Biomechanical consequences of gait impairment at the ankle and foot: Injury, malalignment, and co-contraction
2012 (English)Doctoral thesis, comprehensive summary (Other academic)
The human foot contributes significantly to the function of the whole lower extremity during standing and locomotion. Nevertheless, the foot and ankle often suffer injuries and are affected by many musculoskeletal and neurological pathologies. The overall aim of this thesis was to evaluate gait parameters and muscle function change due to foot and ankle injury, malalignment and co-contraction. Using 3D gait analysis, analytical analyses and computational simulations, biomechanical consequences of gait impairment at the ankle and foot were explored in ablebodied persons and in patient groups with disorders affecting walking.
We have characterized gait patterns of subjects with ankle fractures with a modified multi-segment foot model. The inter-segmental foot kinematics were determined during gait in 18 subjects one year after surgically-treated ankle fractures. Gait data were compared to an age- and gender-matched control group and the correlations between functional ankle score and gait parameters were determined. It was observed that even with fairly good clinical results, restricted range of motion and malalignment at and around the injured area were found in the injured limb.
Moment-angle relationship (dynamic joint stiffness) - the relationship between changes in joint moment and changes in joint angle - is useful for demonstrating interaction of kinematics and kinetics during gait. Ankle dynamic joint stiffness during the stance phase of gait was analyzed and decomposed into three components in thirty able-bodied children, eight children with juvenile idiopathic arthritis and eight children with idiopathic toe-walking. Compared to controls, the component associated with changes of ground reaction moment was the source of highest deviation in both pathological groups. Specifically, ankle dynamic joint stiffness differences can be further identified via two subcomponents of this component which are based on magnitudes and rates of change of the ground reaction force and of its moment arm. And differences between the two patient groups and controls were most evident and interpretable here.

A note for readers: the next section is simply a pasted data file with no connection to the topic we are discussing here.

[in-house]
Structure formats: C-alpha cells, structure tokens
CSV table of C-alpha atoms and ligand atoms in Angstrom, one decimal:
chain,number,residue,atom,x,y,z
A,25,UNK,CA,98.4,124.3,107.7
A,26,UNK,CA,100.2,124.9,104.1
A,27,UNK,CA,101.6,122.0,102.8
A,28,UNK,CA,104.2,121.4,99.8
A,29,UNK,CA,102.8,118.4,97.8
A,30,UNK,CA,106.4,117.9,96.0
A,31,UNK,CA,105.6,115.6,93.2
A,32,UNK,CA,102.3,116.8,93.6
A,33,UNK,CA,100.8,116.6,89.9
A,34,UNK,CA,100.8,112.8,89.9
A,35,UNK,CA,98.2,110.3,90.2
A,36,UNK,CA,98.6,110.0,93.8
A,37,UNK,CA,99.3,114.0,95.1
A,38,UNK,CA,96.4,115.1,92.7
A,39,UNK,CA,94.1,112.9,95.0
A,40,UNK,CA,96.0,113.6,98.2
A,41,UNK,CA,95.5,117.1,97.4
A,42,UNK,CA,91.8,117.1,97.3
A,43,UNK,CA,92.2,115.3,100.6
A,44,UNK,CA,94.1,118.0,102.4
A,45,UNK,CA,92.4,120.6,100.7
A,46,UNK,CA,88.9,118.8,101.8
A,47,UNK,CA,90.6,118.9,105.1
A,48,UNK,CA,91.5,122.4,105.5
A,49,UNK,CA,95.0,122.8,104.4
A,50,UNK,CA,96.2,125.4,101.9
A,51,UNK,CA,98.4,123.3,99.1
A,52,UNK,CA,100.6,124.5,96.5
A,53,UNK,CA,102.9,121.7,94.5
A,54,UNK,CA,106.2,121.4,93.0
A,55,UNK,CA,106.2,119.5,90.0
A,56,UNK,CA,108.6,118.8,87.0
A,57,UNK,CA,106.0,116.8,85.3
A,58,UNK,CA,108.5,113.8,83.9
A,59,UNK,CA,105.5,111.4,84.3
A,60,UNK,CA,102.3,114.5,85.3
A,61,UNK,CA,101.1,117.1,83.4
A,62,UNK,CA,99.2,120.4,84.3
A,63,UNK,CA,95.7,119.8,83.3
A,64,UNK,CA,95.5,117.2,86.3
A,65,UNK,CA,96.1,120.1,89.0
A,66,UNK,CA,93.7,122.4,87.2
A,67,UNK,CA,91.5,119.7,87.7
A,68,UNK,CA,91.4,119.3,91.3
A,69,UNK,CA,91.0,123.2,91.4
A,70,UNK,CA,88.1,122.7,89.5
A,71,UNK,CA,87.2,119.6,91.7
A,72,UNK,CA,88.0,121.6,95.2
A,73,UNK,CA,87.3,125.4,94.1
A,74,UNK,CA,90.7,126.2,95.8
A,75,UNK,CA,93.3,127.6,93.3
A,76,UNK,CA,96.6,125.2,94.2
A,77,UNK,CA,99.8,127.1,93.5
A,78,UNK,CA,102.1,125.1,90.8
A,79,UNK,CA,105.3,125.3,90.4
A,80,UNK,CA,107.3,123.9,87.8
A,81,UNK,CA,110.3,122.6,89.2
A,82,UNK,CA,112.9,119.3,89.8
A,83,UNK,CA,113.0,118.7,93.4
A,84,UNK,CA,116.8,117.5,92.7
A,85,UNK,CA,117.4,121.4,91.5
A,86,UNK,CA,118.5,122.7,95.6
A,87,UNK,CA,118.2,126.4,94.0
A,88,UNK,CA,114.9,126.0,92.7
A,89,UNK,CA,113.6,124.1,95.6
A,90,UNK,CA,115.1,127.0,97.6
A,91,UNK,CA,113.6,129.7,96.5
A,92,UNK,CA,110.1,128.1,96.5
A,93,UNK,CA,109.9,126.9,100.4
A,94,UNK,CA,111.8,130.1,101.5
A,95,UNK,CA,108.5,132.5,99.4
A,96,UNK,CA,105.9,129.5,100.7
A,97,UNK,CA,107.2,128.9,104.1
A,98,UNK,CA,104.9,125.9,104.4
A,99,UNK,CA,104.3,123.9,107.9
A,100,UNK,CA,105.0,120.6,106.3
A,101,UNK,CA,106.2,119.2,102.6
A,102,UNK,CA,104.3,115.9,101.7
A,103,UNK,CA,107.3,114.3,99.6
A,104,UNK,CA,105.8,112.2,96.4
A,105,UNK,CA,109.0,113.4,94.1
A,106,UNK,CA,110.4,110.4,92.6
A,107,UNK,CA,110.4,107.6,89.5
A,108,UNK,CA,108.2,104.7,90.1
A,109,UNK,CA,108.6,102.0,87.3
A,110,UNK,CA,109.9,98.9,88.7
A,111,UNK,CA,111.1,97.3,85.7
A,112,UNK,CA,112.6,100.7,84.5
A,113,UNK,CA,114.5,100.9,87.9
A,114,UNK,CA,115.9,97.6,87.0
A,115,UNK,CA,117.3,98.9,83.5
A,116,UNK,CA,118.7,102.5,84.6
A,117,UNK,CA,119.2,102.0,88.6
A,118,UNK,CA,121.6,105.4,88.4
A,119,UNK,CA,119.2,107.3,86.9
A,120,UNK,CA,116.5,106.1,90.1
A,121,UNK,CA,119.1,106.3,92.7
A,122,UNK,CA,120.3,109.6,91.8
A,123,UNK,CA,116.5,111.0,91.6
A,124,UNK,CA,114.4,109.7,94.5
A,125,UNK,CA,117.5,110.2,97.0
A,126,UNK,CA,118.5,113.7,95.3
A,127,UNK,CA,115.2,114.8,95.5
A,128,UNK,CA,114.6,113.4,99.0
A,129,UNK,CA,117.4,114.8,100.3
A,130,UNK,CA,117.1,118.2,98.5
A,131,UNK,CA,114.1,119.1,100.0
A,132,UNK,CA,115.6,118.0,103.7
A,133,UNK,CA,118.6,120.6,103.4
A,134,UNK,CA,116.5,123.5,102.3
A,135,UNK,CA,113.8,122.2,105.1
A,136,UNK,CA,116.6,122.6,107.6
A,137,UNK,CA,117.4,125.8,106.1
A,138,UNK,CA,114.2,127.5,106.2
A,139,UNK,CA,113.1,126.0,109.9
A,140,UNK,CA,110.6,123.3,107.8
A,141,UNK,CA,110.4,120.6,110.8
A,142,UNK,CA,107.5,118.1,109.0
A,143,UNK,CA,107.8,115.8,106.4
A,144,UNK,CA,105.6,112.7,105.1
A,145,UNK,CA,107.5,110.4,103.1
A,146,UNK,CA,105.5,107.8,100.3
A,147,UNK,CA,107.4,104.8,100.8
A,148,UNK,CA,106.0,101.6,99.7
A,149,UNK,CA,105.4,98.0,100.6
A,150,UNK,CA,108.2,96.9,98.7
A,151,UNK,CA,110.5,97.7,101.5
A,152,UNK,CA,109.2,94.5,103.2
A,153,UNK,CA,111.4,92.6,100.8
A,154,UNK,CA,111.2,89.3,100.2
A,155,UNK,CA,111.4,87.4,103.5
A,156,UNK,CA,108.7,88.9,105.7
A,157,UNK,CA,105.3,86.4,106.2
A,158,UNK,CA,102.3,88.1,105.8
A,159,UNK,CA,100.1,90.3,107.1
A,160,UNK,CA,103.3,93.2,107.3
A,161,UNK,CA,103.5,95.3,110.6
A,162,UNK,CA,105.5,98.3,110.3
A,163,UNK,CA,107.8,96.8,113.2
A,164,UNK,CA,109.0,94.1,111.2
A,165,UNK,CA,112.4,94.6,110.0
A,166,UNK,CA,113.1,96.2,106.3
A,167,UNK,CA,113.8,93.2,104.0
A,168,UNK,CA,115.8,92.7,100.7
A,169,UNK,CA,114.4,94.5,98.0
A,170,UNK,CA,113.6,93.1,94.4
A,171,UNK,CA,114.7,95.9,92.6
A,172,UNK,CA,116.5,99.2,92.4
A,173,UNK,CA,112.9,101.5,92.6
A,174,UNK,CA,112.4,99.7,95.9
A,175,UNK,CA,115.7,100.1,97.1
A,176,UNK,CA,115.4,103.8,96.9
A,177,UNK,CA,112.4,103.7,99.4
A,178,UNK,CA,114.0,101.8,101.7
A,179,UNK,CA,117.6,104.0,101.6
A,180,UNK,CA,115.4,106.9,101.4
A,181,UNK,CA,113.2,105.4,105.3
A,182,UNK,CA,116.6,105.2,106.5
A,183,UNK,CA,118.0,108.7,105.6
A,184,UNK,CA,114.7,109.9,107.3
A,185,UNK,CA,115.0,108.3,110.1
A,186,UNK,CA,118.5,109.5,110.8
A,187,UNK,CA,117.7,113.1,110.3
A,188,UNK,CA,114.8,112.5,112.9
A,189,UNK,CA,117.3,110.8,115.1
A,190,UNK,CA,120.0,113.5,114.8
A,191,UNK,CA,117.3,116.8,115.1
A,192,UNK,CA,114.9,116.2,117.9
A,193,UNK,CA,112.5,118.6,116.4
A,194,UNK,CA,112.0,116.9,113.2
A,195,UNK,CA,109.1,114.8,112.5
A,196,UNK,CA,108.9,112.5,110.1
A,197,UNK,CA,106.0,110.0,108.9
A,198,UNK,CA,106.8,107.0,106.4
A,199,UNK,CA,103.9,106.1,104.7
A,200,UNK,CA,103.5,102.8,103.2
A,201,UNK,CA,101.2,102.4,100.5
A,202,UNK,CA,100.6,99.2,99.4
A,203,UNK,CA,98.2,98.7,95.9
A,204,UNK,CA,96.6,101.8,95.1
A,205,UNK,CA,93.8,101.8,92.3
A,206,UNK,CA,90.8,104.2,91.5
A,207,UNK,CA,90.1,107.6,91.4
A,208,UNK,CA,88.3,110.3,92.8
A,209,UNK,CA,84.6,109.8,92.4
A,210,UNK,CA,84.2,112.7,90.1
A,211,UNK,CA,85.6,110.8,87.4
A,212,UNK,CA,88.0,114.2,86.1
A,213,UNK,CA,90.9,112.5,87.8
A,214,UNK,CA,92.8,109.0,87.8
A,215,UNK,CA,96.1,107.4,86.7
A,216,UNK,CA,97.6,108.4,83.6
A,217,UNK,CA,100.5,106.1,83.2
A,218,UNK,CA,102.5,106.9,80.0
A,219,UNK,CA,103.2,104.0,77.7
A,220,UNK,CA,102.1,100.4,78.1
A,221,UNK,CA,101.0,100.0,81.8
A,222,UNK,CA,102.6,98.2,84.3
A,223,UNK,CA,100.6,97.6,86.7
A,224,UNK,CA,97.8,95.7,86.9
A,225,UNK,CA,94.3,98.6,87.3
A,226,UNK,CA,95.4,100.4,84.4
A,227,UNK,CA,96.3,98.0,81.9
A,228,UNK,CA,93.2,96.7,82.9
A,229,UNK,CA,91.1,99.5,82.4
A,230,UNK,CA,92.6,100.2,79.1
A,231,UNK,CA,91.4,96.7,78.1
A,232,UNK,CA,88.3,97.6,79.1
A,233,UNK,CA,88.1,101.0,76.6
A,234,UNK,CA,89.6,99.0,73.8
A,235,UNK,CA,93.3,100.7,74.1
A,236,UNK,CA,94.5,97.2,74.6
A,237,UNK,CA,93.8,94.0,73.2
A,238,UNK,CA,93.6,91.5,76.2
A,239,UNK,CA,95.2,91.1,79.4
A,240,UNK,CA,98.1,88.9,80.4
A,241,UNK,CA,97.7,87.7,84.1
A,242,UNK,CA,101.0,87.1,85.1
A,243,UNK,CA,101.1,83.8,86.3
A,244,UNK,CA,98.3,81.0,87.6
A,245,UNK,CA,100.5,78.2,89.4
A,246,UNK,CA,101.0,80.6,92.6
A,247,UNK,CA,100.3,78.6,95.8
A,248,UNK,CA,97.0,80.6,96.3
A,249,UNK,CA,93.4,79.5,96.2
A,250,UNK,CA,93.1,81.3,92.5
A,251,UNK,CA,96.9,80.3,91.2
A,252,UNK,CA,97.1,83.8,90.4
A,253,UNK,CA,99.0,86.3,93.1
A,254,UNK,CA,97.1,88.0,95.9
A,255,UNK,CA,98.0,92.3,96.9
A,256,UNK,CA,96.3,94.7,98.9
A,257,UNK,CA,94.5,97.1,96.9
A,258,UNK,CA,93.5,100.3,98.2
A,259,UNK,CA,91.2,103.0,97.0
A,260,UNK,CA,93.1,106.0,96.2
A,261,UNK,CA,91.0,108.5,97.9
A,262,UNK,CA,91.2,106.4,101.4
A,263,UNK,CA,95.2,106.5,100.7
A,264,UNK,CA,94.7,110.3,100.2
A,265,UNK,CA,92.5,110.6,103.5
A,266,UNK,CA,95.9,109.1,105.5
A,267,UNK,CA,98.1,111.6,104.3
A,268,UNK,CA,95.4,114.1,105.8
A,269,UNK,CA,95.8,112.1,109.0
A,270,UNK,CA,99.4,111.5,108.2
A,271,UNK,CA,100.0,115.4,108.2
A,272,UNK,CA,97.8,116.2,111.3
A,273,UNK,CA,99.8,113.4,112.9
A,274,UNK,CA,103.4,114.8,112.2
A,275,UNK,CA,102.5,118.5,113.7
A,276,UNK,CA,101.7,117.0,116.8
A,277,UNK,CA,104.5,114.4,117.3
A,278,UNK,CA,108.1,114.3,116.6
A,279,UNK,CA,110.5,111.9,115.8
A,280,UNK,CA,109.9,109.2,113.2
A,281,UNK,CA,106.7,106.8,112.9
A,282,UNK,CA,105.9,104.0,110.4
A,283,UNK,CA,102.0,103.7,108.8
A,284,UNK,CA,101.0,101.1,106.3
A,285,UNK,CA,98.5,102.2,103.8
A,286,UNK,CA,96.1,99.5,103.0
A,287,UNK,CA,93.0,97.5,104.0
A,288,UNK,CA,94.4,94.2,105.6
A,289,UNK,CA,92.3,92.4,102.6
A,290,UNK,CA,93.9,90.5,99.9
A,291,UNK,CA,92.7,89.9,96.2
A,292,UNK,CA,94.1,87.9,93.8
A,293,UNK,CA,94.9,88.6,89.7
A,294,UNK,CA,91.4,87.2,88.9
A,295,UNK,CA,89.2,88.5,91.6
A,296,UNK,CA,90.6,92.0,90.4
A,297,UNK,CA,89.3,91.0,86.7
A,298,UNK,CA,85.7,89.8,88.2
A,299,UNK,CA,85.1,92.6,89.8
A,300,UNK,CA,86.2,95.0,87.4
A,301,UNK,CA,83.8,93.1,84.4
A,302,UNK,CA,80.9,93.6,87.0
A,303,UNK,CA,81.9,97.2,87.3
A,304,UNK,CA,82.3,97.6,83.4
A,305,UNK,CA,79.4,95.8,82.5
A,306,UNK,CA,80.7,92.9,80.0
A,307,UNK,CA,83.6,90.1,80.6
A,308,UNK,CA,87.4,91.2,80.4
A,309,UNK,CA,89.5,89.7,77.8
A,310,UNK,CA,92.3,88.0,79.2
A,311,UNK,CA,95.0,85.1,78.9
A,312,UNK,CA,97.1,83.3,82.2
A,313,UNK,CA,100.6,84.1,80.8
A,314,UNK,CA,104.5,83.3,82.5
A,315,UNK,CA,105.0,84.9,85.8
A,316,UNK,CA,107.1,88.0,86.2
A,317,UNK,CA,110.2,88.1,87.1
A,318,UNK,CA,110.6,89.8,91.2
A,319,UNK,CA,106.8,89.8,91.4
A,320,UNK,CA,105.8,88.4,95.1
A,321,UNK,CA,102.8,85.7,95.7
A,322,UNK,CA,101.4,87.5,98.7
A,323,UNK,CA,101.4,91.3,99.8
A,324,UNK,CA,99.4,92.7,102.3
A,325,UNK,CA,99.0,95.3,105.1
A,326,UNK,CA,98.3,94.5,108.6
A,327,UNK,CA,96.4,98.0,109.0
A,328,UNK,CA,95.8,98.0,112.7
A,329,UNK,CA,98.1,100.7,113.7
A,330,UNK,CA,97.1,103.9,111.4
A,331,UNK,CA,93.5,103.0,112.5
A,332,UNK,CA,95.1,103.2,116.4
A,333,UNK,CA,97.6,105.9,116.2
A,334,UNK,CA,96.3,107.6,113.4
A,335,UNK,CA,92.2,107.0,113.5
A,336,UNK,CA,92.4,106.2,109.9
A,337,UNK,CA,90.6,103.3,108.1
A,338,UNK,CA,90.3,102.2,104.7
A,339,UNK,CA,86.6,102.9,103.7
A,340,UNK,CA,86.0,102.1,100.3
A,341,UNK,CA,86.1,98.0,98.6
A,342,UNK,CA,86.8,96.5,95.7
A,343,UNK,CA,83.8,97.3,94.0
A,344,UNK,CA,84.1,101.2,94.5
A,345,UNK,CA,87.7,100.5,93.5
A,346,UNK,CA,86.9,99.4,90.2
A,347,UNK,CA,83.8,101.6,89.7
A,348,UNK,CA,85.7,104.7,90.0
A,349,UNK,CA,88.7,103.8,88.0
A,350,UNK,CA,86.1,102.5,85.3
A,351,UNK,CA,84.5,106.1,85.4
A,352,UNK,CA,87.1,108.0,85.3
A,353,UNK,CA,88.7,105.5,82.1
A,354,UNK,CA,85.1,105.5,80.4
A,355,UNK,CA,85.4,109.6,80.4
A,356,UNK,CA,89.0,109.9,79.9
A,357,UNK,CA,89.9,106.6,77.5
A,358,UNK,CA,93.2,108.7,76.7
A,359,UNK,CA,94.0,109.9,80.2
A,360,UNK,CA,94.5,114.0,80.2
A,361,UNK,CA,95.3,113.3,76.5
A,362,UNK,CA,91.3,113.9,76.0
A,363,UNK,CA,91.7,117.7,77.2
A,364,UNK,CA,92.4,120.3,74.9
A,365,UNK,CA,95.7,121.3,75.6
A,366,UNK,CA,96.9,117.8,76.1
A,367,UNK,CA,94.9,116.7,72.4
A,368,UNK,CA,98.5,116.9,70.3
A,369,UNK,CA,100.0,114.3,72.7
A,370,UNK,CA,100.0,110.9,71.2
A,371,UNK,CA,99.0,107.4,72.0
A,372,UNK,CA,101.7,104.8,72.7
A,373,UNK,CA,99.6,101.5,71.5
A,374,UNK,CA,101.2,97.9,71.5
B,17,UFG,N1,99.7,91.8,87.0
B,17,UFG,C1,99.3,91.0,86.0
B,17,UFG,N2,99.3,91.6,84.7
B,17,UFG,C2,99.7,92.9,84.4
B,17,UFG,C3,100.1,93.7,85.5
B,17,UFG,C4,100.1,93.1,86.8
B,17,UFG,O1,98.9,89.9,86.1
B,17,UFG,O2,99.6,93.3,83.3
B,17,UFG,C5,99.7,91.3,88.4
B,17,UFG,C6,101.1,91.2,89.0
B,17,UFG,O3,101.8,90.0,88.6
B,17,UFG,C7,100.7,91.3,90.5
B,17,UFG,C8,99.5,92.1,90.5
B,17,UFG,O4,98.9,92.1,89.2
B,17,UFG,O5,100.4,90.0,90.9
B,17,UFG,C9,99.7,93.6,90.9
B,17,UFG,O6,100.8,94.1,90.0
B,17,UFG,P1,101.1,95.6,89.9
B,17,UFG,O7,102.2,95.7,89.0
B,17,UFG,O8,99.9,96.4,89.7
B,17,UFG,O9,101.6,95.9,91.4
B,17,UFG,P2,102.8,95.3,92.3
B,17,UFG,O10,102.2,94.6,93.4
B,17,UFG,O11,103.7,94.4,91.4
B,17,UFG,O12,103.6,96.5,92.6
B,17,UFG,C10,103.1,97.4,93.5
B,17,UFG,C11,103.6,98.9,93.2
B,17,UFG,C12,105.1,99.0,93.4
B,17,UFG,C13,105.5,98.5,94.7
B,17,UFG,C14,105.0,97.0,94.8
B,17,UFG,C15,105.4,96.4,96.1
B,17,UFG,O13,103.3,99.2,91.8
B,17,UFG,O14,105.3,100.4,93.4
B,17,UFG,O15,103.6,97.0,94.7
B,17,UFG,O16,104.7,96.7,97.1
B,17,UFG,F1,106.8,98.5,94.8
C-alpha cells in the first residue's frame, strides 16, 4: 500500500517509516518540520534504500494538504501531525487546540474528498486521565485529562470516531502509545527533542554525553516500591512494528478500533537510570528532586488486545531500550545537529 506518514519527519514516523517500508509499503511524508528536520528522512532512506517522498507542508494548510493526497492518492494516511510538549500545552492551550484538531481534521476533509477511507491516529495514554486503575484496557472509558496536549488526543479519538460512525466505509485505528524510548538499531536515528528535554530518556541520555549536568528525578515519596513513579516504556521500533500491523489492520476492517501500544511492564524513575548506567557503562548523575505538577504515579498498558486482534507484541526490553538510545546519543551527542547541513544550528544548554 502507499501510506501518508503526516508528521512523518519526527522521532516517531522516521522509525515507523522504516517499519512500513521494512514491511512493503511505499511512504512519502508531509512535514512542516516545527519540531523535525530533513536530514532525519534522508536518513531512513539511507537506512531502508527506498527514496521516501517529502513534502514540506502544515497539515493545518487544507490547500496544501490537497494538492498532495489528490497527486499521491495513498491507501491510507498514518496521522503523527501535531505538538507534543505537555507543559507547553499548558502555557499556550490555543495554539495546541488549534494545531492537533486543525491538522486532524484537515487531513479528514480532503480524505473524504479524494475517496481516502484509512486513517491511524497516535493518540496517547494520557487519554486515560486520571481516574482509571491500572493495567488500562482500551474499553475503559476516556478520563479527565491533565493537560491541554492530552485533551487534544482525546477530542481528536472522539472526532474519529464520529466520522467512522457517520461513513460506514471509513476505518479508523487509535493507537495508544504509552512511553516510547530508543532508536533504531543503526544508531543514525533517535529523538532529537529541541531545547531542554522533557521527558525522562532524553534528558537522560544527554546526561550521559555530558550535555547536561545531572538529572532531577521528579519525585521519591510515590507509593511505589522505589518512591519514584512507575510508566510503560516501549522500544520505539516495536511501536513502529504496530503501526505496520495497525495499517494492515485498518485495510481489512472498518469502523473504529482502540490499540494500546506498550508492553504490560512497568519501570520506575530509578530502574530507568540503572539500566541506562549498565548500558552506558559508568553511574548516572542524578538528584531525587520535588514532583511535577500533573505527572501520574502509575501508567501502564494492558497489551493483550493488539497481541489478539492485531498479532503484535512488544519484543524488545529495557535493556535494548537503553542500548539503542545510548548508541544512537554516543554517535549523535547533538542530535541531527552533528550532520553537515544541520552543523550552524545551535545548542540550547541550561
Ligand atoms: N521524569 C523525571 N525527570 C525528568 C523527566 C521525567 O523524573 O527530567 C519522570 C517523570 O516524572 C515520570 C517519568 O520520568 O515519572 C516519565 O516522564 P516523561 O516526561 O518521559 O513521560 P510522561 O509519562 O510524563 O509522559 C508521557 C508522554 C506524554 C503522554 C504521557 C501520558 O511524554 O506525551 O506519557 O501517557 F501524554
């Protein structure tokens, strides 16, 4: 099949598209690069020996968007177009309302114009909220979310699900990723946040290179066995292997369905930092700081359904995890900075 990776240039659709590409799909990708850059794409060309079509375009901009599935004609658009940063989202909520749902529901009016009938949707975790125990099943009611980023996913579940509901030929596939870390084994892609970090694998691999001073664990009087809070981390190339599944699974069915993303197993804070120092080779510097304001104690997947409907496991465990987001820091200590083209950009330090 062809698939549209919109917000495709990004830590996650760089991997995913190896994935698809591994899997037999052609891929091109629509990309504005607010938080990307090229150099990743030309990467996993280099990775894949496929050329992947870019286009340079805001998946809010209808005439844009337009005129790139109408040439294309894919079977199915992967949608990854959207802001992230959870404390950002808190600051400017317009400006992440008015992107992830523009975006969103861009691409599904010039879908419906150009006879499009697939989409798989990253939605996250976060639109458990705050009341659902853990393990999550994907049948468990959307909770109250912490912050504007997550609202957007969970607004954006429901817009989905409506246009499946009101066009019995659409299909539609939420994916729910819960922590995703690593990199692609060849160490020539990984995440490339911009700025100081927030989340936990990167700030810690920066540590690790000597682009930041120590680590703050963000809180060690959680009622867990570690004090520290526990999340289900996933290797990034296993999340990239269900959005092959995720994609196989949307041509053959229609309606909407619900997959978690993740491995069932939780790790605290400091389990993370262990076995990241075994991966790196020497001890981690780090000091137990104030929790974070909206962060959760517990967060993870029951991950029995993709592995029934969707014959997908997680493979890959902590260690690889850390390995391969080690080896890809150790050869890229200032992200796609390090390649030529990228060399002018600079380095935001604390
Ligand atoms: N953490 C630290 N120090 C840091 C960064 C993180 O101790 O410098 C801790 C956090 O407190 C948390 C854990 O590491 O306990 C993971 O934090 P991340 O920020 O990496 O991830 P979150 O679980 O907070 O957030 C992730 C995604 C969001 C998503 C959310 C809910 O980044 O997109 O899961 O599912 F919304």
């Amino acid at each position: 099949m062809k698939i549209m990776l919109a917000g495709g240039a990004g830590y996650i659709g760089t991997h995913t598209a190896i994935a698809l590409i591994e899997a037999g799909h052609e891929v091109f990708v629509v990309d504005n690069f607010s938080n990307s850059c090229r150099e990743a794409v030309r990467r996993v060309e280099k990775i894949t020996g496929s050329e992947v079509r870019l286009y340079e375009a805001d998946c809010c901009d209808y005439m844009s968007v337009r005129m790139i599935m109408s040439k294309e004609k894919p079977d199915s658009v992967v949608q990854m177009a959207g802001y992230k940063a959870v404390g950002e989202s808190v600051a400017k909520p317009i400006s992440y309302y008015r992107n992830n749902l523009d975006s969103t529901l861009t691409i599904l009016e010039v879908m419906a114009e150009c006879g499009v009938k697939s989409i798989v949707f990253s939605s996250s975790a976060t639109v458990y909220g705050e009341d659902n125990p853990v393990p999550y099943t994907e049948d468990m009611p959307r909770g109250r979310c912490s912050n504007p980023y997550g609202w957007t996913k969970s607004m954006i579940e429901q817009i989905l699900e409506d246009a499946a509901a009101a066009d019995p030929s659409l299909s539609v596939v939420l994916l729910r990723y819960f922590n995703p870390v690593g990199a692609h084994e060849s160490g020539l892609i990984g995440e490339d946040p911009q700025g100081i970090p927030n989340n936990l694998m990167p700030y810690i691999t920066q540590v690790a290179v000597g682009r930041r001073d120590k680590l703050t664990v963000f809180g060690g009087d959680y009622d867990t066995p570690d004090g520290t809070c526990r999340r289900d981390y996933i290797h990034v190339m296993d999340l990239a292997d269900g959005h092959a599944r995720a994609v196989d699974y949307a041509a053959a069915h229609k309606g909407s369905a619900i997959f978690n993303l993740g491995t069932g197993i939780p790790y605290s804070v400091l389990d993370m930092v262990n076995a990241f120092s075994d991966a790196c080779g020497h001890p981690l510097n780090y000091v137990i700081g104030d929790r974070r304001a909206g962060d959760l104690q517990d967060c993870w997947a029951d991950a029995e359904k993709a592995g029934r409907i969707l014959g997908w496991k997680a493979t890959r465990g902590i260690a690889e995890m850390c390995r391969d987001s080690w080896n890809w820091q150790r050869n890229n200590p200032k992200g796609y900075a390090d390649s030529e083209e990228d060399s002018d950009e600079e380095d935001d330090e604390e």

Computational simulations using 3D musculoskeltal models can be powerful in investigating movement mechanisms, which are not otherwise possible or ethical to measure experimentally. We have quantified the effect of subtalar malalignment on the potential dynamic function of the main ankle dorsiflexors and plantarflexors: the gastrocnemius, soleus and tibialis anterior. Induced acceleration analysis was used to compute muscle-induced joint angular and body center of mass accelerations. A three-dimensional subject-specific linkage model was configured by gait data and driven by 1 Newton of individual muscle force. The excessive subtalar inversion or eversion was modified by offsetting up to ±20˚ from the normal subtalar angle while other configurations remain unaltered. We confirmed that in normal gait, muscles generally acted as their anatomical definitions, and that muscles can create motion in many joints, even those not spanned by the muscles. Excessive subtalar eversion was found to enlarge the plantarflexors’ and tibialis anterior’s function.